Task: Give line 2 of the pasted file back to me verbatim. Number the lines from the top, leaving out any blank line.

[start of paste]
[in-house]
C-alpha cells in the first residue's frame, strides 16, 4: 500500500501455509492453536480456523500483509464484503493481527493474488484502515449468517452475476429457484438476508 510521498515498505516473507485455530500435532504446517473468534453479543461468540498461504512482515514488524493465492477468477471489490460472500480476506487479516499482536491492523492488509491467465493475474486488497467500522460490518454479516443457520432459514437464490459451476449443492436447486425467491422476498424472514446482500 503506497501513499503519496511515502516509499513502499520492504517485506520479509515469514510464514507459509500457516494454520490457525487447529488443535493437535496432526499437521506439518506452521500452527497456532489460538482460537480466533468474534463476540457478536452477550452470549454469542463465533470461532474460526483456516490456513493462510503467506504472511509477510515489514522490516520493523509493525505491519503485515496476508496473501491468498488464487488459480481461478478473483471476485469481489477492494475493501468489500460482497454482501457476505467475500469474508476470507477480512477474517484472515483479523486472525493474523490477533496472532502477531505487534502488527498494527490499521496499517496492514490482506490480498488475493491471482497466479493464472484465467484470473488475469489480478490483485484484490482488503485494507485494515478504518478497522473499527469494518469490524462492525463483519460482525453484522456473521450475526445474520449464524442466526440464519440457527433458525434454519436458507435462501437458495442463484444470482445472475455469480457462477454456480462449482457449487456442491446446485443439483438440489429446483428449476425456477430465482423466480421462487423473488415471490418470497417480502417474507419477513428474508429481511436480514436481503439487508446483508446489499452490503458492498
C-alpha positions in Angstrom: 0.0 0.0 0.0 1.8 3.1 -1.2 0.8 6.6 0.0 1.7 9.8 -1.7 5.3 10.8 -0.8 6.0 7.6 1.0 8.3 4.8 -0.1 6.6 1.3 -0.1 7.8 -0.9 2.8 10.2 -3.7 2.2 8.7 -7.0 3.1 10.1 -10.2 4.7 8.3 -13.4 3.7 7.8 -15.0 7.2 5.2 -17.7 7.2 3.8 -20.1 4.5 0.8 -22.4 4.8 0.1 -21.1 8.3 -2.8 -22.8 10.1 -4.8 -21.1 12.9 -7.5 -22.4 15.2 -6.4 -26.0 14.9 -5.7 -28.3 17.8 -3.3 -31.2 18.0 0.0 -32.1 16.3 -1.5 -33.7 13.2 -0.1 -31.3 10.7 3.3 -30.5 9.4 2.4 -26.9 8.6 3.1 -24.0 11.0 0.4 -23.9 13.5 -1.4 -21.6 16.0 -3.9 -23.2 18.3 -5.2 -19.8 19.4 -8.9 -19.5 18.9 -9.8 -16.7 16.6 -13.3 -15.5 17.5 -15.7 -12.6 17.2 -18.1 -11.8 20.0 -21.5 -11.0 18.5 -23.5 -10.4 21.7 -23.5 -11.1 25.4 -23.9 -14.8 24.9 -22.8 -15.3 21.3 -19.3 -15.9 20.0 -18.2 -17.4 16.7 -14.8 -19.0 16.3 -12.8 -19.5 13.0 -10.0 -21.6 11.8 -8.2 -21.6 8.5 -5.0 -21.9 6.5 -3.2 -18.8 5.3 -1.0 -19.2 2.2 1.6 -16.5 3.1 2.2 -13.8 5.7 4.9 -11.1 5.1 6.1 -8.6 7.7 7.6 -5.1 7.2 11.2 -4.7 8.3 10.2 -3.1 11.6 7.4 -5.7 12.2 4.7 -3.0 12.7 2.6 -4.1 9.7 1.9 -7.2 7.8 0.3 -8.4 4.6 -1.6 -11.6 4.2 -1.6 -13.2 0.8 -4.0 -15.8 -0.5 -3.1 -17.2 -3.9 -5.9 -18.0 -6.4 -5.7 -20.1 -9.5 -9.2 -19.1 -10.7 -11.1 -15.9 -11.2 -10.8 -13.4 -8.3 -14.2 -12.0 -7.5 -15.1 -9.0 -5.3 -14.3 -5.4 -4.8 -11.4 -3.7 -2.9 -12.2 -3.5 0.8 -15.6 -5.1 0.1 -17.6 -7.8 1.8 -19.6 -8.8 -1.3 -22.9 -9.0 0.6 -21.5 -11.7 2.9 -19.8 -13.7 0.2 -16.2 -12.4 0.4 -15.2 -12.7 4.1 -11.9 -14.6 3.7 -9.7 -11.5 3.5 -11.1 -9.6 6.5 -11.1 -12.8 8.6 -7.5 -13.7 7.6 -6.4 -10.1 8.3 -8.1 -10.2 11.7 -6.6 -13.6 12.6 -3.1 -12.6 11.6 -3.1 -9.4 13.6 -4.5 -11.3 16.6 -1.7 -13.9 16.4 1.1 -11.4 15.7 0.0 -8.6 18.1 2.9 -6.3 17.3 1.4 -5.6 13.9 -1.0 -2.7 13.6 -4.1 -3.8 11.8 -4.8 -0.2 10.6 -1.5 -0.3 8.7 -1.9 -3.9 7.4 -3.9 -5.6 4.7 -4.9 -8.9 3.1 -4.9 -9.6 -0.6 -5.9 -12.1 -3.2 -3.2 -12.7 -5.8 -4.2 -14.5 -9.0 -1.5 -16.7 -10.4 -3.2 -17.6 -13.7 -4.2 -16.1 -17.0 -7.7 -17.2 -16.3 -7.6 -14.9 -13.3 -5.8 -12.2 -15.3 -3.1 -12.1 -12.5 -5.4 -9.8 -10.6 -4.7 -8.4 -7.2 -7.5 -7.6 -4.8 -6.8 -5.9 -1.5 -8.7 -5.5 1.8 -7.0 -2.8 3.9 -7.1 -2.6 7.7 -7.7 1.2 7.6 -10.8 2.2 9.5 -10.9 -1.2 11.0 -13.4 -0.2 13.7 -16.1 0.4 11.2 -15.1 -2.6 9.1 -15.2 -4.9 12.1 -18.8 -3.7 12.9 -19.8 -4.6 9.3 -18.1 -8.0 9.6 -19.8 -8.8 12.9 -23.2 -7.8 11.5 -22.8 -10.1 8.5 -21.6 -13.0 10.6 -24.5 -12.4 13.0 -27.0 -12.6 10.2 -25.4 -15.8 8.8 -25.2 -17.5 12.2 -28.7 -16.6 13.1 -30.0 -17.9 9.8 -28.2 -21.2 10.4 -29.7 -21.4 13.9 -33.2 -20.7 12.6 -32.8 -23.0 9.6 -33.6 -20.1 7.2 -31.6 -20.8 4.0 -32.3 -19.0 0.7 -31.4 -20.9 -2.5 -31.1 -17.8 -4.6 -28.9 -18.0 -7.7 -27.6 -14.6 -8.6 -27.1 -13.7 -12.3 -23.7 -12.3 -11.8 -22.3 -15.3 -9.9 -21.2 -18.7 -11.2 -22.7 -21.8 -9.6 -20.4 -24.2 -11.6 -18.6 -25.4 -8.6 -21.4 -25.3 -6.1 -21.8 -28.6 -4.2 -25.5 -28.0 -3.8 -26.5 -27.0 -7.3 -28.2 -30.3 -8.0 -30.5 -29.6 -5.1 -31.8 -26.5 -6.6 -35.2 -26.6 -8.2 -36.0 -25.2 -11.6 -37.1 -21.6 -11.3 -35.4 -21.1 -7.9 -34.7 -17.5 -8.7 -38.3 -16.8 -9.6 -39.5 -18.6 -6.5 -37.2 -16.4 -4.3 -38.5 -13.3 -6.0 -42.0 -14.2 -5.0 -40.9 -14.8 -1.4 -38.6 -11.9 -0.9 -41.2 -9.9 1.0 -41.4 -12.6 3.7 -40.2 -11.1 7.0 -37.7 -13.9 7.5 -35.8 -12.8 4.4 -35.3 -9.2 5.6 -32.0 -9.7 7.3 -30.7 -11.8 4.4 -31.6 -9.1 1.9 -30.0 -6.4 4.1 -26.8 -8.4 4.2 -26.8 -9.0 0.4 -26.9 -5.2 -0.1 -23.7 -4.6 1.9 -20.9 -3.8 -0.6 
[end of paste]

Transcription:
C-alpha cells in the first residue's frame, strides 16, 4: 500500500501455509492453536480456523500483509464484503493481527493474488484502515449468517452475476429457484438476508 510521498515498505516473507485455530500435532504446517473468534453479543461468540498461504512482515514488524493465492477468477471489490460472500480476506487479516499482536491492523492488509491467465493475474486488497467500522460490518454479516443457520432459514437464490459451476449443492436447486425467491422476498424472514446482500 503506497501513499503519496511515502516509499513502499520492504517485506520479509515469514510464514507459509500457516494454520490457525487447529488443535493437535496432526499437521506439518506452521500452527497456532489460538482460537480466533468474534463476540457478536452477550452470549454469542463465533470461532474460526483456516490456513493462510503467506504472511509477510515489514522490516520493523509493525505491519503485515496476508496473501491468498488464487488459480481461478478473483471476485469481489477492494475493501468489500460482497454482501457476505467475500469474508476470507477480512477474517484472515483479523486472525493474523490477533496472532502477531505487534502488527498494527490499521496499517496492514490482506490480498488475493491471482497466479493464472484465467484470473488475469489480478490483485484484490482488503485494507485494515478504518478497522473499527469494518469490524462492525463483519460482525453484522456473521450475526445474520449464524442466526440464519440457527433458525434454519436458507435462501437458495442463484444470482445472475455469480457462477454456480462449482457449487456442491446446485443439483438440489429446483428449476425456477430465482423466480421462487423473488415471490418470497417480502417474507419477513428474508429481511436480514436481503439487508446483508446489499452490503458492498